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Live & The Panic Division: 502 Bar

Photo: Enrique Lopetegui, License: N/A

Enrique Lopetegui

The Panic Division


The Panic Division doesn’t play too often. But when they do, they grip your attention with a ferocious hold long enough to win you over — if you haven't succumbed  already. The release party for Eternalism, the band’s fourth album (written and mostly recorded by Colton Holliday flying solo), presented a well-balanced playlist of new and old songs in an almost packed 502 Bar, an ideal, great-sounding venue to showcase their ambitious sound.

Following a terrific, rousing set by the Heroine, Colton Holliday’s band presented themselves as the antithesis of SA’s hard rock machine: cool, composed, but no less effective. Initiating the set with “From the Top” from sophomore album Songs From the Glasshouse, the band’s synth-pop heavy tracks almost seamlessly transitioned from the studio versions. The mixture of alternative rock guitar riffs, ’80s-inspired synth, and Holliday’s confident vocal delivery had an added emphasis the studio versions lacked, thanks to returning member Noe Carmona’s bass, and Joe Ramos’ drums (Ramos only played on four tracks of Eternalism). New guitarist Garett Loggins — whose elegant and precise style fits the band like a glove — shares his bandmates’ no-nonsense approach to live performance. It’s a solid lineup, and the band never faltered — not an easy thing to achieve when you follow a band like the Heroine.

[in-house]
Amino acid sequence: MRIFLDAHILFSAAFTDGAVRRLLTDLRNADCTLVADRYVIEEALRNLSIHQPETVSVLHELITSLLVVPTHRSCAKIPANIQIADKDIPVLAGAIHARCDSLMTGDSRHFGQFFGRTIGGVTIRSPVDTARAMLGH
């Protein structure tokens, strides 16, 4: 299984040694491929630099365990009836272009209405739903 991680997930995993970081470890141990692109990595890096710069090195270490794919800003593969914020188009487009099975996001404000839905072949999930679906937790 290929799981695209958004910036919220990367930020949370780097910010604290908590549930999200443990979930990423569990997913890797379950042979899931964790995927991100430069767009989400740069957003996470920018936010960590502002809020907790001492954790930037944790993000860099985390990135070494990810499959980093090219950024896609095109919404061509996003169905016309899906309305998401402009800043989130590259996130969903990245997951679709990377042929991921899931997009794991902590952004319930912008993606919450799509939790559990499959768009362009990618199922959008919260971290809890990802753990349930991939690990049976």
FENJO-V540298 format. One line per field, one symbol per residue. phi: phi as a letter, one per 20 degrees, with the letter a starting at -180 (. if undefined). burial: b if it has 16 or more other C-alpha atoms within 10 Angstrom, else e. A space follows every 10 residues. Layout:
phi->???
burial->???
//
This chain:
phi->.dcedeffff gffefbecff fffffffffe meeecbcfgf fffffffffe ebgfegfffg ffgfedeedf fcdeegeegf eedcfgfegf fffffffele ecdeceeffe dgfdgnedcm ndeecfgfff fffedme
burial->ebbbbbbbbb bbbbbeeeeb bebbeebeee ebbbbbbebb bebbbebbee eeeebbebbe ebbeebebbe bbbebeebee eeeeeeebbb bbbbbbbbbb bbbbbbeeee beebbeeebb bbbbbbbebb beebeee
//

In a last blare of energy, they closed out the set with Holliday belting out the familiar chorus, “The heart goes on and on…” from Glasshouse’s “Big Day.” Even though occasionally it seems the band’s music is smarter than its one-dimensional heartbreak lyrics (I could live perfectly well without lines like “there’s no river long enough to break my faith in you, my love,” from “No Power Great Enough,” or “my heart is the reason I believed your words” in “Too Young to Fall”), the Panic Division doesn’t need to play every weekend or write as well as Dylan to show they’re one of our stronger local acts.Despite the revolving members and small handful of live shows per year, the Panic Division is back in a triumphant way on the strength of one thing only — the music.

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